Although the above embodiments have used a pulse laser beam whose pulse width is 130 fs, it is in fact also possible to use a pulse laser beam whose pulse width is in pico second order, thereby forming a similar characteristic-changed area.
Marks formed in the above embodiments may be used as identifying marks for identifying industrial parts. Further, since industrial parts such as glass elements containing marks therein are so formed that the diffracted lights of various colors passing therethrough can be easily visualized, it is possible for these industrial parts to obtain increased values as if they are ornamental articles.
While the present invention has been described according to the above embodiments, it is to be understood that this invention should not be limited to these specific embodiments. For example, it is obviously easy for an ordinary skill in the art to make various modifications, improvements and combinations without departing from the scope as set forth in the appending claims.
|Cited Patent||Filing date||Publication date||Applicant||Title|
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|US6322958 *||Nov 26, 1999||Nov 27, 2001||Sumitomo Heavy Industries Ltd.||Laser marking method and apparatus, and marked member|
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|JPH1113896A||Title not available|
|JPH06500275A||Title not available|
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|JPH11267861A||Title not available|
|Citing Patent||Filing date||Publication date||Applicant||Title|
|US7469831||Oct 27, 2006||Dec 30, 2008||Gsi Group Corporation||Laser-based method and system for processing targeted surface material and article produced thereby|
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|US7675001 *||Jun 18, 2003||Mar 9, 2010||Frewitt Printing Sa||Method and a device for depositing a wipe-proof and rub-proof marking onto transparent glass|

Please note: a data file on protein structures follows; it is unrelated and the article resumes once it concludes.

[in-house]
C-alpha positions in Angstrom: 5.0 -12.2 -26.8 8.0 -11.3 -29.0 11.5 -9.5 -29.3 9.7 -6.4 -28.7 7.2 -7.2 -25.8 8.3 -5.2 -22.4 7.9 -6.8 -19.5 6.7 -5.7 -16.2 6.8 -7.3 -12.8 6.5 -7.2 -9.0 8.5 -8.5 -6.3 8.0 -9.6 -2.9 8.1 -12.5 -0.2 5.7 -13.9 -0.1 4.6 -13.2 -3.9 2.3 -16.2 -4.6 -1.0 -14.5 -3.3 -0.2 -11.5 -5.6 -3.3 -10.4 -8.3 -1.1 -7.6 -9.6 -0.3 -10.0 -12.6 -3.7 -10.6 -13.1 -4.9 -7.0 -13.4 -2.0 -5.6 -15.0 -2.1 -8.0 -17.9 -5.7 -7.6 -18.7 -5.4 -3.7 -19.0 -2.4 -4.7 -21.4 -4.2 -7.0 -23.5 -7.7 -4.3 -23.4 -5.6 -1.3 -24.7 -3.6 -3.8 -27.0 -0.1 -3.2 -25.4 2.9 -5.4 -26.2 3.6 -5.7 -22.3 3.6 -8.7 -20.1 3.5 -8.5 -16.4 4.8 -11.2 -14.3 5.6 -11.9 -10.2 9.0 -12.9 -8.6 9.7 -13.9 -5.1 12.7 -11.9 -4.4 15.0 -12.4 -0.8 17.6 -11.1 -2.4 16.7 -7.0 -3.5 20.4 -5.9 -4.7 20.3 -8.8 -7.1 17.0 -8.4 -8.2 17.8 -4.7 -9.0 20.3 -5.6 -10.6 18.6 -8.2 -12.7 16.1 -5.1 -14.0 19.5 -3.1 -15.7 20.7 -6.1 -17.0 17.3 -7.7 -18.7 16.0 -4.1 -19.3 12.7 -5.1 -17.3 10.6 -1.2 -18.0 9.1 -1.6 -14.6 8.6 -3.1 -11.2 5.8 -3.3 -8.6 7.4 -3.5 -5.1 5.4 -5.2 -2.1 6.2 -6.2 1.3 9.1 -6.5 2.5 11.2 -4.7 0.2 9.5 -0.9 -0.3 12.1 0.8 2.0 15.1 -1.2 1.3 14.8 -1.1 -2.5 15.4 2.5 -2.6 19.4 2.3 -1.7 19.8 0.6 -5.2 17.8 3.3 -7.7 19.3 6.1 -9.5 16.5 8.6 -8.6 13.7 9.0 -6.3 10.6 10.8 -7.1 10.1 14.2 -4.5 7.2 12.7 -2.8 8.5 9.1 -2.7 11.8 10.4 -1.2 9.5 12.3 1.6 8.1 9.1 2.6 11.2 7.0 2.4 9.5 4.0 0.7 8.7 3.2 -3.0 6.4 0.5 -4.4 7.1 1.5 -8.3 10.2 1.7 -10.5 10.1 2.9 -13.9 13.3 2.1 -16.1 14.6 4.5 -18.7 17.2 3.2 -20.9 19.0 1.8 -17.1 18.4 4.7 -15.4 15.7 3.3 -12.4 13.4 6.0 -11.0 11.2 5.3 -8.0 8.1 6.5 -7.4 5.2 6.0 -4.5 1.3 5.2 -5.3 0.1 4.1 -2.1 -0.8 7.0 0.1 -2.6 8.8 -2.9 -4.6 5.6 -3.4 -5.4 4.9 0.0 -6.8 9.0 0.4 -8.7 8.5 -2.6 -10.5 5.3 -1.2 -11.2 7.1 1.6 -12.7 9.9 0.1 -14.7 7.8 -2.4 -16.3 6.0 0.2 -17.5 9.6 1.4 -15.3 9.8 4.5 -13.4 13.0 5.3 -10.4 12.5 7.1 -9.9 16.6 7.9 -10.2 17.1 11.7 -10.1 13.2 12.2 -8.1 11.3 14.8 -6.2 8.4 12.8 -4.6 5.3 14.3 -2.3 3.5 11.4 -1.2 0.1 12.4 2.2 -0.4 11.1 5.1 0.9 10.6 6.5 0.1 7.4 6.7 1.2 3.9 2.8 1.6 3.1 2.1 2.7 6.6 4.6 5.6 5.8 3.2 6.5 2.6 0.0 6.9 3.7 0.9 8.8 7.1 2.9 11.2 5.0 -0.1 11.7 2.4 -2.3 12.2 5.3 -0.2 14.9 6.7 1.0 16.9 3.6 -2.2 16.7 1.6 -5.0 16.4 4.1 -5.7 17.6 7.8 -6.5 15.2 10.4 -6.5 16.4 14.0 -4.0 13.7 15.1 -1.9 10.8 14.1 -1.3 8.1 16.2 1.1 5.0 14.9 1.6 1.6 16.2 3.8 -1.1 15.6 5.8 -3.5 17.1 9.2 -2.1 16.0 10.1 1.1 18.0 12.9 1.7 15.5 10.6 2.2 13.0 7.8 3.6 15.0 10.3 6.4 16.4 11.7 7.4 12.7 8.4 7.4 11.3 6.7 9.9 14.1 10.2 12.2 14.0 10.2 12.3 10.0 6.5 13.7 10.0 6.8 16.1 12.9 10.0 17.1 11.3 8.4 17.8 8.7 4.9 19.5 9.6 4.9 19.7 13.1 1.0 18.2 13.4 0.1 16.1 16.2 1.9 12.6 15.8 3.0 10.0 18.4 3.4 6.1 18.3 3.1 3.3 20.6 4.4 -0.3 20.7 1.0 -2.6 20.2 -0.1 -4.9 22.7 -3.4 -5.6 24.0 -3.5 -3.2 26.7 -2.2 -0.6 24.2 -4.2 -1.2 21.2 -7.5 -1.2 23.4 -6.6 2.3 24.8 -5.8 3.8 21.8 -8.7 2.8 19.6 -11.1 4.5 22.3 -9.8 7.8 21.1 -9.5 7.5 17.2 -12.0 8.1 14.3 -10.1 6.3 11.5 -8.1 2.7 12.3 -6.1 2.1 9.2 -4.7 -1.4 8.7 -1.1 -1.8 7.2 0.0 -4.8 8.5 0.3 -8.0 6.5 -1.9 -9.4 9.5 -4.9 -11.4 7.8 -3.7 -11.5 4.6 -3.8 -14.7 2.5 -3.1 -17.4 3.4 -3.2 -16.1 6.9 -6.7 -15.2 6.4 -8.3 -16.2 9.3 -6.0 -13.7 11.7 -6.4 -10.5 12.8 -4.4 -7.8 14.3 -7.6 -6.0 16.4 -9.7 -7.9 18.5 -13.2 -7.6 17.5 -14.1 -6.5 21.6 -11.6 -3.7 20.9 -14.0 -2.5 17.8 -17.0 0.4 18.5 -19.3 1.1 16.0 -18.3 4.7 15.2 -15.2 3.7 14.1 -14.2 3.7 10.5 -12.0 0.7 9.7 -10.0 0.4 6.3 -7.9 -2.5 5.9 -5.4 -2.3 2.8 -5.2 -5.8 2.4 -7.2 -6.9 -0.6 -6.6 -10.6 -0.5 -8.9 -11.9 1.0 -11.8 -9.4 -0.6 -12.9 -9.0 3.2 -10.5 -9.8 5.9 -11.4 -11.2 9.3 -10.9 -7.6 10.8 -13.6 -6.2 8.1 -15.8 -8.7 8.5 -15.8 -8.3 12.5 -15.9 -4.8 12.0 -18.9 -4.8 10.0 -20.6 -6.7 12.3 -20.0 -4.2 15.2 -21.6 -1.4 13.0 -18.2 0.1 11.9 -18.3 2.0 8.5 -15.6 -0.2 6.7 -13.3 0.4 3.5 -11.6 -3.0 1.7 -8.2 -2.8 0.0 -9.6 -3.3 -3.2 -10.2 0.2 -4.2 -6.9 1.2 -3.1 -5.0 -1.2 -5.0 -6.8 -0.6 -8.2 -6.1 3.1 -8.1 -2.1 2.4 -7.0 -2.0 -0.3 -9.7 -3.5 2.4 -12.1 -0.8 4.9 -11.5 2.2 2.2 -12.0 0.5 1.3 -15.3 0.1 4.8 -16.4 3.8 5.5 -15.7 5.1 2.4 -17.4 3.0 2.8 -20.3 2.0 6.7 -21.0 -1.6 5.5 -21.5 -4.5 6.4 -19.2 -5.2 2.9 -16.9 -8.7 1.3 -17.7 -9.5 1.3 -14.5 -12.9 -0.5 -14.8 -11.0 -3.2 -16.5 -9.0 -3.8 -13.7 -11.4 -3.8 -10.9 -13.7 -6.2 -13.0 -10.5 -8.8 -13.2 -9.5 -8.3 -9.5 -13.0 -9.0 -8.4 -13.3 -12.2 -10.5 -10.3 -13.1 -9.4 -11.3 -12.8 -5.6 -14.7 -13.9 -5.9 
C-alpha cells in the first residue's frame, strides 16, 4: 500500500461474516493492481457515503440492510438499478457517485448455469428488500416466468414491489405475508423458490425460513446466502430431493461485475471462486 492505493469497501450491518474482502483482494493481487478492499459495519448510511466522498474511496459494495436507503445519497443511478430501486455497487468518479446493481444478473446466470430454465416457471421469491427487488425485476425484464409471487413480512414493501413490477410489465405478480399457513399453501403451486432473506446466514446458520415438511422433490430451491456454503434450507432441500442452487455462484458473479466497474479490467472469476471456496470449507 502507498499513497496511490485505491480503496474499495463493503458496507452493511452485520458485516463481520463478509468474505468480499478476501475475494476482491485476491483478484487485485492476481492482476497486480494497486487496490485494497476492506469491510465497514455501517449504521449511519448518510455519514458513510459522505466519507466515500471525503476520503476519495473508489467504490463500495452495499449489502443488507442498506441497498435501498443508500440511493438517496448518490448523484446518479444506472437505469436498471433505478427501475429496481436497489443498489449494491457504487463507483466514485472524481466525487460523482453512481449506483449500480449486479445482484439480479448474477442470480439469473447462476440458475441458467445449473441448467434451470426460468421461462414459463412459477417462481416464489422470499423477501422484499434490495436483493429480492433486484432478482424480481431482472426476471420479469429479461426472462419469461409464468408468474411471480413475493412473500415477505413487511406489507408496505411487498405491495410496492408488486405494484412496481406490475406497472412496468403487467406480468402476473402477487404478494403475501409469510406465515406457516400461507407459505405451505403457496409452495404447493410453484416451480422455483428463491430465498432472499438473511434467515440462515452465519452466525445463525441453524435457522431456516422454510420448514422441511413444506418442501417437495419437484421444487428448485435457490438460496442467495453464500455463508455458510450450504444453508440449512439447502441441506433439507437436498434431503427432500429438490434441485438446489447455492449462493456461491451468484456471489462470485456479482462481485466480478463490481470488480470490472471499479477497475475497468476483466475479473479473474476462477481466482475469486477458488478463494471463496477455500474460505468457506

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|US20030102289 *||Oct 24, 2002||Jun 5, 2003||Robert Nissels||Device for inscribing objects using laser beams|
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|US20060235564 *||Apr 18, 2005||Oct 19, 2006||Igor Troitski||Method and multifunctional system for producing laser-induced images on the surfaces of various materials and inside transparent materials|
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|U.S. Classification||219/121.67, 219/121.68|
|International Classification||B23K26/00, G02B5/18, B41M5/26, B41J3/00|
|Cooperative Classification||B23K26/361, Y10S430/146, G02B5/1857, G03H2001/0484, G01N21/4788, B41M5/262, G02B5/1871, B23K2201/007|
|European Classification||B23K26/36E, G02B5/18M2, G02B5/18T1, B41M5/26B|
|Aug 29, 2001||AS||Assignment|
Owner name: SUMITOMO HEAVY INDUSTRIES, LTD., JAPAN
Free format text: ASSIGNMENT OF ASSIGNORS INTEREST;ASSIGNORS:HAYASHI, KEN-ICHI;ITOH, KAZUYOSHI;REEL/FRAME:012129/0806
Effective date: 20010817
|Feb 16, 2007||FPAY||Fee payment|
Year of fee payment: 4
|Apr 25, 2011||REMI||Maintenance fee reminder mailed|
|Sep 16, 2011||LAPS||Lapse for failure to pay maintenance fees|
|Nov 8, 2011||FP||Expired due to failure to pay maintenance fee|
Effective date: 20110916